Chapter 4 Biochemistry6e

Chapter 4 Biochemistry6e - Chapter 4 Biochemistry...

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Chapter 4 Biochemistry Biochemical Evolution, 6 th Edition by Berg, Tymoczko and Stryer Transcription is the process whereby the DNA serves as the information by which cellular RNA polymerases make the RNAs of the cell, whether they are mRNA, tRNA or rRNA. Translation is the process whereby the information of mRNA is converted into the making of a polypeptide. In a cell, what normally occurs is: Transcription Translation DNA i RNA i Protein The Genetic Code is the informational content of the DNA by which the proper RNA and Protein are made. It is thus the blueprint that determines what an RNA is and what type of protein an mRNA will specify. One important difference to remember between prokaryotes and eukaryotes is that prokaryotes contain their genetic information in fully complete sections of their DNA which we term genes. Eukaryotes, in contrast, often have exons , or coding sequences of their genes interspersed between introns , or non-coding regions. Both introns and exons are transcribed, but only the exons are processed to result in a mature mRNA that will be transcribed into a protein. 4.1 Structure of Nucleic Acids DNA and RNA have structures that convey their genetic information. As stated previously, the difference between the two polymers is that DNA has thymine while RNA has uracil and that the sugar in DNA is deoxyribose while it is ribose in RNA (Figure 4.2) . Note that it is a 2' hydroxyl group which is removed in the deoxyribose. The lack of this hydroxyl renders the molecule much more stable with respect to hydroxyl ion cleavage than is ribose when the two are polymerized into DNA and RNA. Both molecules, however, are quite similar in a number of respects, including being linked by their sugar-phosphate backbones by which a phosphodiester linkages join the sugars of the molecules = 1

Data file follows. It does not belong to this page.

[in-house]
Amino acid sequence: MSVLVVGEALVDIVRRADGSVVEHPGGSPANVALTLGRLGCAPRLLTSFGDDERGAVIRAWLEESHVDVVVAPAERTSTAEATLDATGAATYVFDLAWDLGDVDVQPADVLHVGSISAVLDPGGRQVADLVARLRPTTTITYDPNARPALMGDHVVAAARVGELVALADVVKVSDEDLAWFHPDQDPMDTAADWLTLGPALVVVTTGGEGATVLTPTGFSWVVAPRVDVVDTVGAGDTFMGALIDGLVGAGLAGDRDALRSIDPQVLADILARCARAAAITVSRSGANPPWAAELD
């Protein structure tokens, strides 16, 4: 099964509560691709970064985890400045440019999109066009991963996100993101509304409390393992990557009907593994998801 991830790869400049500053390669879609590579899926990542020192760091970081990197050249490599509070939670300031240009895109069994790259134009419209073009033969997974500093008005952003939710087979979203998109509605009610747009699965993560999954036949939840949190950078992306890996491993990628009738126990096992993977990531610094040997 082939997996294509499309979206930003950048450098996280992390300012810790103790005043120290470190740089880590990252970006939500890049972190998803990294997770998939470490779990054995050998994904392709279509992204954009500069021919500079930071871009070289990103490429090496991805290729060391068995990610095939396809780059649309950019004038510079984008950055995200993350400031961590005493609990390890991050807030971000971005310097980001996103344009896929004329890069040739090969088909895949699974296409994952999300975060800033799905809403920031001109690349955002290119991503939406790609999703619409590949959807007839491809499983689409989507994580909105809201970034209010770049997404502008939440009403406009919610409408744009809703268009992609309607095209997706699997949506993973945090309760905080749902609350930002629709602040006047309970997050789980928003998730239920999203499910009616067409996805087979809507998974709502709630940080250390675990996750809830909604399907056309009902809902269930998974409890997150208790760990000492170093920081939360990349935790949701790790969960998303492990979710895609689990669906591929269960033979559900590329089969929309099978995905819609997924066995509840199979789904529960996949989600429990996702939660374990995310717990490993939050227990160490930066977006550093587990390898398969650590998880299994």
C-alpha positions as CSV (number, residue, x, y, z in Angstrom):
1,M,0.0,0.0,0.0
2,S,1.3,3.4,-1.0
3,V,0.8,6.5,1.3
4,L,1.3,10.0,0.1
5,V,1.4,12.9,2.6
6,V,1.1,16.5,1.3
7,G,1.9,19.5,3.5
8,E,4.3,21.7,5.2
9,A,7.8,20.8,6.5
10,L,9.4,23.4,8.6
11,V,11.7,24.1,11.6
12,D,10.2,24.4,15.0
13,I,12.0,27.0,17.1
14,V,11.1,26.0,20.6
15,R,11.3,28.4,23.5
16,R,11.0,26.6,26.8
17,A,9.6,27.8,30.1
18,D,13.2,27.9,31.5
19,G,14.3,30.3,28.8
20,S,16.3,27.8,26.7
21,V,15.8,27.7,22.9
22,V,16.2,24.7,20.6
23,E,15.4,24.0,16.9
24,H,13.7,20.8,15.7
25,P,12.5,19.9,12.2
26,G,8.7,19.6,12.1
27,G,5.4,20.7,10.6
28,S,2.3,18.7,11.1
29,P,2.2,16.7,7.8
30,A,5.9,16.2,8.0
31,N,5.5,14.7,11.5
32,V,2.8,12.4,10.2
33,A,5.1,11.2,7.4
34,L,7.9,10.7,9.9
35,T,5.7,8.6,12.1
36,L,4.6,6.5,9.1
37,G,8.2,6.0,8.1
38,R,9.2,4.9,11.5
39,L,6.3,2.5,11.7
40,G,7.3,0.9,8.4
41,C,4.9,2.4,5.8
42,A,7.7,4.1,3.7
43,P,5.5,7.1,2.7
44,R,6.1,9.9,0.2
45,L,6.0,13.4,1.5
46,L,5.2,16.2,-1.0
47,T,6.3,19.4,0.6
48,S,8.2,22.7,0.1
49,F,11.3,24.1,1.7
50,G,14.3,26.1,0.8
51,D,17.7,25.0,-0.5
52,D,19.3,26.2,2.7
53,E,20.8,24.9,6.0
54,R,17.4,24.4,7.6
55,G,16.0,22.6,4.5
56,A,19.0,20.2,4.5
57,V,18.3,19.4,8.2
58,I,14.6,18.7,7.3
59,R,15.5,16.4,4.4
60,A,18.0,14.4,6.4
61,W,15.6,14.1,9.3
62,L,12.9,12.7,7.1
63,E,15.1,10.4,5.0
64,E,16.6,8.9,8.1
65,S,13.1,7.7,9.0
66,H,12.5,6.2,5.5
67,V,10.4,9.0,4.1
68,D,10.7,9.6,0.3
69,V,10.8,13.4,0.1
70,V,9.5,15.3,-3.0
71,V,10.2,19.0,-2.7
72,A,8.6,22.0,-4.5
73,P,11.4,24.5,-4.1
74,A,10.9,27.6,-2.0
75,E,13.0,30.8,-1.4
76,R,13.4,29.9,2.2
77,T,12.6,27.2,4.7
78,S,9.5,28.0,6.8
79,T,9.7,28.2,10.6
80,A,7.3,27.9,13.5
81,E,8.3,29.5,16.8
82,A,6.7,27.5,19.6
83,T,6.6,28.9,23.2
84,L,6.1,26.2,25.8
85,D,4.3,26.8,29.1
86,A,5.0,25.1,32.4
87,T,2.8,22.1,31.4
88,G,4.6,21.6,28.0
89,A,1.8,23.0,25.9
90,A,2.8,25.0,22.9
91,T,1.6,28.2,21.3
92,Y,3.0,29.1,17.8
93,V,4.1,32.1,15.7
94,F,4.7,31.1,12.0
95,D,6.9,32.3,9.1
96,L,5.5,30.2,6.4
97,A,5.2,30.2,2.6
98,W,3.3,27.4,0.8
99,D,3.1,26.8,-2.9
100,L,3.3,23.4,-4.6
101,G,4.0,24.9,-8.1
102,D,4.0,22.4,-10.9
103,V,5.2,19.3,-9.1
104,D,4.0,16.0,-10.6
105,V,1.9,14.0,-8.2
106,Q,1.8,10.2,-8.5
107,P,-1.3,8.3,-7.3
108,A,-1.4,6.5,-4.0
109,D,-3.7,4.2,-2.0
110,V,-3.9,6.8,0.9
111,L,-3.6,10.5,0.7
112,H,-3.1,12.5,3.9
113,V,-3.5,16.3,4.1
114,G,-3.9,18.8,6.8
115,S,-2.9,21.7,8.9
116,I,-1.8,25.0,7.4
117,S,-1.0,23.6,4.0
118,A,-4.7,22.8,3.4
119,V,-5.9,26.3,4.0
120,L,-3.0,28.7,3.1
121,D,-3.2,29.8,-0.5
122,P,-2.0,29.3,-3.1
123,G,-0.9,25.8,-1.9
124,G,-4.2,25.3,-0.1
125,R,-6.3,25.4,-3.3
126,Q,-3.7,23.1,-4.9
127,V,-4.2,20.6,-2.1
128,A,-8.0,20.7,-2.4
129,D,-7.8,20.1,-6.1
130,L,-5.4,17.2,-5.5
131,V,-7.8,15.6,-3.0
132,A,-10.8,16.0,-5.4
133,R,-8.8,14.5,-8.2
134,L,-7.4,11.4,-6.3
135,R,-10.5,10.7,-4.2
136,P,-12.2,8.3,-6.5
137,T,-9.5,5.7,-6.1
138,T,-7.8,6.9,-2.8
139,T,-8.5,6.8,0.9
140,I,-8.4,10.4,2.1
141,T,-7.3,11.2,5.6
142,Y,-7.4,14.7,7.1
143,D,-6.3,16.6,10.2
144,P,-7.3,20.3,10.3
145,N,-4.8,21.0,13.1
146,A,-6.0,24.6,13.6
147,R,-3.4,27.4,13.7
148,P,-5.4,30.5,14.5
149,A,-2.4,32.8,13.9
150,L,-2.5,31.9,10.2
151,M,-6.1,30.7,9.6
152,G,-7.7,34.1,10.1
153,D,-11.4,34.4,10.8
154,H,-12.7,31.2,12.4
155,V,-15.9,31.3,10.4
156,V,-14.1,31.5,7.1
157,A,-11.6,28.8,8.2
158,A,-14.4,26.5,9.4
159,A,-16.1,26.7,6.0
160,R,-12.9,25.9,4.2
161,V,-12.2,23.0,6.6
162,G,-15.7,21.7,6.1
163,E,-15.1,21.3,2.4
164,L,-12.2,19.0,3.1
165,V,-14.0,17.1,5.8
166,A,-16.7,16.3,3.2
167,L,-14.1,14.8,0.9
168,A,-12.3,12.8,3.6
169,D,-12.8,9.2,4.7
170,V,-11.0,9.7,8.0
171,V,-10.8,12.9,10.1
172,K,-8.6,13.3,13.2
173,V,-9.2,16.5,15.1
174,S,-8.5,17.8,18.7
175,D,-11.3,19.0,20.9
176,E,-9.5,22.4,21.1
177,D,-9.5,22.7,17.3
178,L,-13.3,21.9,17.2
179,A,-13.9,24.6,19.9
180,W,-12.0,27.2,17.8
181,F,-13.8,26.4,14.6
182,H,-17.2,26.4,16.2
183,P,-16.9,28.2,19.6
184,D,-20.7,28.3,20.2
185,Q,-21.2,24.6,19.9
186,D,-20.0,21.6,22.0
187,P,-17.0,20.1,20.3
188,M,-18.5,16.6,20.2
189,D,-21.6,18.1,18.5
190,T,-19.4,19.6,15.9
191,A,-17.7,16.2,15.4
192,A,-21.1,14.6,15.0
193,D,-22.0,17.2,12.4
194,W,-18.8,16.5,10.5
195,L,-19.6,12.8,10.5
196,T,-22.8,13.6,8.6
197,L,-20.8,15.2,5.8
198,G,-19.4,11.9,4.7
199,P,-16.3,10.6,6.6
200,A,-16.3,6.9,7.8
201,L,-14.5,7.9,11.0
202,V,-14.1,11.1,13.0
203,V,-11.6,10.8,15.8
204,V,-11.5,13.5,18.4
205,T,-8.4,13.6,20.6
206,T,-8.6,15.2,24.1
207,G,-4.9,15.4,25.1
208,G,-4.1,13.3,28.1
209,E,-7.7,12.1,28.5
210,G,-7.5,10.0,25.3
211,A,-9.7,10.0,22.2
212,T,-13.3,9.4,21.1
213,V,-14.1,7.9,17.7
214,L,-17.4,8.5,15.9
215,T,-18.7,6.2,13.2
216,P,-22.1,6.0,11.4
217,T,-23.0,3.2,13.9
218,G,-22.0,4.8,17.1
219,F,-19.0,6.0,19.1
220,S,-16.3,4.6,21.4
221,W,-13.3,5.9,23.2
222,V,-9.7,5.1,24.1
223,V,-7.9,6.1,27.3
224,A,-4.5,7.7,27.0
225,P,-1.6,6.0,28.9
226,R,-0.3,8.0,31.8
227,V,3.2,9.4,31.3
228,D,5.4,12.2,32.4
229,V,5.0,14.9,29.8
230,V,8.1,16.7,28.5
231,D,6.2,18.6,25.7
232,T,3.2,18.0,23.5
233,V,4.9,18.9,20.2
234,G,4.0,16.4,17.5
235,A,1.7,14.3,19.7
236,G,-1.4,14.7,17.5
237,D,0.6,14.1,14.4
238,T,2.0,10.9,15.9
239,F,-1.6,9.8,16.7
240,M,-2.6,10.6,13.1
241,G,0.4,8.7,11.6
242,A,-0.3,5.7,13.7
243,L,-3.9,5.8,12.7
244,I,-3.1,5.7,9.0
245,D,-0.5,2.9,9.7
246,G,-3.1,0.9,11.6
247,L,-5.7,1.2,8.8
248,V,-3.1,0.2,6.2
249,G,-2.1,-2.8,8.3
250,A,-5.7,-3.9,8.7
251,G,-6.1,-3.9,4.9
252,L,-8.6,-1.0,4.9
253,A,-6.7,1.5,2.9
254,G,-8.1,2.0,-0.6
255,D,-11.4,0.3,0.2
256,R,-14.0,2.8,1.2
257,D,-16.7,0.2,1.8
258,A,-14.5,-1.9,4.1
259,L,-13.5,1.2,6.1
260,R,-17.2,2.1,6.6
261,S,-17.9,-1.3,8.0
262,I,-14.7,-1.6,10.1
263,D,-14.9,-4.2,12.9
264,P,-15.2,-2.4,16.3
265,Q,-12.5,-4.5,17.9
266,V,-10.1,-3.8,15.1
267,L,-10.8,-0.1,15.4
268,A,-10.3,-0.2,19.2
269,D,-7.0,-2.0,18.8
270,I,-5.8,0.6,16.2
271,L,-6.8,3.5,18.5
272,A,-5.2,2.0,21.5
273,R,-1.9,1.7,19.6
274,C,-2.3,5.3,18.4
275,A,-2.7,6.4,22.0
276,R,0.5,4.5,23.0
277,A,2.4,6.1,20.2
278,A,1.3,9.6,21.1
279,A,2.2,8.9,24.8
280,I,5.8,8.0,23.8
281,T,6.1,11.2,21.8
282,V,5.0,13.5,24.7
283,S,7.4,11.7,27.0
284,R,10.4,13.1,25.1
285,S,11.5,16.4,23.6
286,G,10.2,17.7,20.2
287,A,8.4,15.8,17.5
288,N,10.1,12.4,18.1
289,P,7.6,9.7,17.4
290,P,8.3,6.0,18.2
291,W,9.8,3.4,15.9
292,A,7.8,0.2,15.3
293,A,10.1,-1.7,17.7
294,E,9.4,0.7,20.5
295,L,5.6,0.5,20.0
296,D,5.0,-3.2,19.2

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respective skeletons (Figure 4.3) . Note also that the linkages are with the 5' and 3' carbons of the sugars and hence the 5' i 3' structure of the molecule. The chemical nature of the phosphodiester linkage is of interest (Figure 4.3 again) as it helps to stabilize the molecule to alkaline hydrolysis. This is because the negative charge of the backbone repels nucleophiles such as hydroxyls stabilizing them, especially when compared to other ester bonds, such as carboxylic acid esters. As noted above, DNA is even more stable as it lack the 2' hydroxyl group and probably this facet of DNA played a major role in its evolution as the cell = s repository of genetic information. The nitrogenous bases of DNA and RNA are either purines (2 heterocyclic rings) or pyrimidines (1 heterocyclic ring) (Figure 4.4) . Adenine and guanine are the purines while cytosine, thymine and uracil are the pyrimidines. Nucleosides and Nucleotides
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Chapter 4 Biochemistry6e - Chapter 4 Biochemistry...

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